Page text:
Tuesday, August 27, 2013

Union 613 (Review)

Union 613 has been on our list of eats since it opened last year. It's a rather small restaurant in an old house so it's sometimes difficult to get a table unless you plan ahead and make reservations. But let me tell you it is well worth the wait. The atmosphere is rustic but cozy and casual. The staff are friendly (And the real kind of friendly. Not the "you better give me a good tip because I'm being attentive kind of friendly") and they are knowledgeable about the drinks and food on the menu.

Union's theme is a Canadian take on classic southern food with an urban flare and a Prohibition-style ambiance with all the bourbon classic libations to go along with it. Most of the seating is also communal so feel free to strike up a conversation with the hipsters sitting next to you.

The menu's presentation caught our eye as the front page is made of burlap with Union's infamous logo. After visiting Georgia and South Carolina earlier this year, we were comforted by the familiar southern staples that appeared on the menu, such as boiled peanuts, grits, cornbread and fried chicken.

Our classic cocktails came served in mason jars and we were treated to some boiled peanuts while we mulled over the menu. We decided to share a few side and main dish items so we would get the most out of our experience. Our sides for sharing were the cast-iron cornbread with bourbon brown butter ($6) and the cheddar and roasted garlic hominy grits ($5), which tasted as decadent as they sound. The main dishes we tried had some of the most unique flavor combinations including the smoked hog jowl, watermelon & pickled rind with chiles, benne ginger and sorghum dressing ($18); the cracker crusted Louisiana catfish with pecan puree, wilted frisee and lemon ($17); the free range southern fried chicken with pepper vinegar ($14); and the rabbit, scallop and crab skillet with chiles and popcorn ($17).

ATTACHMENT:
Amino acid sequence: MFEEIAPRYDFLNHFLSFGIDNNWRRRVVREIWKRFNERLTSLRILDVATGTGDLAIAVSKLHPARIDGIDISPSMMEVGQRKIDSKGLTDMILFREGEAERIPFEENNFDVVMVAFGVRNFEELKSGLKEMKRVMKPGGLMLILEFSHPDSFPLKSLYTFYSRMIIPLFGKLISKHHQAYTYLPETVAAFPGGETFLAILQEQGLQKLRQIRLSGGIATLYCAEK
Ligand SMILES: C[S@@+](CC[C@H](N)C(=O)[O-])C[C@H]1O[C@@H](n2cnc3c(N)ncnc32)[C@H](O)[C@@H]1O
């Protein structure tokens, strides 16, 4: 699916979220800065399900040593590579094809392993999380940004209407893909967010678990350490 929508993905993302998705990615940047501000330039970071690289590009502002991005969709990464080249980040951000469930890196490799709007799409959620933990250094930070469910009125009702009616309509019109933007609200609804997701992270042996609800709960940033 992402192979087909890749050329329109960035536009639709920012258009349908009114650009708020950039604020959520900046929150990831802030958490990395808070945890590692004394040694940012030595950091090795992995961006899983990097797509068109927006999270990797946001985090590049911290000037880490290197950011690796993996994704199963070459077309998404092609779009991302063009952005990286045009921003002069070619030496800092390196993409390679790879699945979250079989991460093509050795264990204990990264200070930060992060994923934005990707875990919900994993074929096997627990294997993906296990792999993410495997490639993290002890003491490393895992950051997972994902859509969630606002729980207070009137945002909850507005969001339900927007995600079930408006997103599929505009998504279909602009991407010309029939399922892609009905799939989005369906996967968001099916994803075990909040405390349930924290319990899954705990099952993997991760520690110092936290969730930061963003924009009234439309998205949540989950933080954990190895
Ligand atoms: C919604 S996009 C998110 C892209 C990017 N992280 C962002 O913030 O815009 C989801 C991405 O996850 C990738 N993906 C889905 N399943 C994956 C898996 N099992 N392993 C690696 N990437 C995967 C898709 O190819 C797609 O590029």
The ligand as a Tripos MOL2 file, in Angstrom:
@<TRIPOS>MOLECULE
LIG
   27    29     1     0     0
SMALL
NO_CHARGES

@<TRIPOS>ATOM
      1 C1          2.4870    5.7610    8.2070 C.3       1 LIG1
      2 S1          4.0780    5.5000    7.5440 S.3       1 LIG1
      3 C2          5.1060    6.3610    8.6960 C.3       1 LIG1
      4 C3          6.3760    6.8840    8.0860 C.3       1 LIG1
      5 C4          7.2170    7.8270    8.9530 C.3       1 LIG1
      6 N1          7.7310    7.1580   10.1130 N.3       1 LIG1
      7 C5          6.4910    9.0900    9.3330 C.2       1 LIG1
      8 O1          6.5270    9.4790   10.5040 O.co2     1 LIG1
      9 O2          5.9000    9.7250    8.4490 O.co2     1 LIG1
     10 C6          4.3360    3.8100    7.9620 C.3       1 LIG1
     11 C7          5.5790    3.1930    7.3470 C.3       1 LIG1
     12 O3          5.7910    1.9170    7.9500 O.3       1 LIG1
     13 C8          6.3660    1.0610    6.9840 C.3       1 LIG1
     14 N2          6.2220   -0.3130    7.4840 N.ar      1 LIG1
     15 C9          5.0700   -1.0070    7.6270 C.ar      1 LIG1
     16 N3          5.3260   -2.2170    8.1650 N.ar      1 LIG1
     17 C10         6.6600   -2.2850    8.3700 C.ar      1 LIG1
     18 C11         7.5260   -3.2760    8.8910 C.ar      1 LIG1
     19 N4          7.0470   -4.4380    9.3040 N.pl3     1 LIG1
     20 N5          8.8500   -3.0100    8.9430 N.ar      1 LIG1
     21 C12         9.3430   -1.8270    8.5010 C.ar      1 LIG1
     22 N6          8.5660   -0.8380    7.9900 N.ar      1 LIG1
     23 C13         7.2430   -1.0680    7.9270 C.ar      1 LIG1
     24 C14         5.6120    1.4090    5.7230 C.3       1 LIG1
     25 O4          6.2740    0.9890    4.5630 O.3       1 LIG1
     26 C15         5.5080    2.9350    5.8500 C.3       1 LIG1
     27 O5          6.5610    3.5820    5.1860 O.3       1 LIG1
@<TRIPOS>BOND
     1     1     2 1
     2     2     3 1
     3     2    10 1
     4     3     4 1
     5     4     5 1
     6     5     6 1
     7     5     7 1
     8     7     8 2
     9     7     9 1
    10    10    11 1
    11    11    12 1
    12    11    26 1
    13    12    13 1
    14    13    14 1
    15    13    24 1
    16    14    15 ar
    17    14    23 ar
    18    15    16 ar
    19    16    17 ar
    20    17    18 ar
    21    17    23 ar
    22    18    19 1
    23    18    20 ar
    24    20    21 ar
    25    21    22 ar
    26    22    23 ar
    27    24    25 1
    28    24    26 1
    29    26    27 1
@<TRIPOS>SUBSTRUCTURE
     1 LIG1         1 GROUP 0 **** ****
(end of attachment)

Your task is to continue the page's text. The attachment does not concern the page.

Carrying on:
The food was so delectable and rich but we couldn't pass up sharing some dessert. We chose to try the fried cherry & lavender pie with vanilla bean gelato and lemon gel. There was not a crumb left within 5 minutes, needless to say we weren't quick enough to get a photo.

Cast-iron Cornbread; Cheddar and Roasted Garlic Grits
 Union's atmosphere has an added bonus with a newly added speakeasy in the basement. To stay with their prohibition theme, speakeasies were underground establishments that served alcohol illegally in the United States during the prohibition-era of the 1920s. Obviously Union's speakeasy is totally legal, but the experience of walking through an artificial bookshelf definitely takes you back to that era. Next time you call to make a reservation ask to be seated in the basement.

Union is also one of the only restaurants in the city that continues serving food until 2am so club-goers can fancy themselves a little something extra than the ordinary poutine, pizza or shawarma.

Verdict: A 1920s southern experience. Authentic yet modern food. Young, rustic and casual atmosphere.

Cost: Sharing sides about $5. Main dishes range from $15-$18. Drinks from $10-$15

Hours: Monday & Tuesday 11:30am-2:00pm and 5:30pm-10:00pm. Wednesday - Friday 11:30am-2:00pm and 5:30pm-2:00am. Saturday 5:30pm-2:00am. Sunday 5:30pm-10:00pm

Union Local 613. 315 Somerset Street West. Ottawa ON. 

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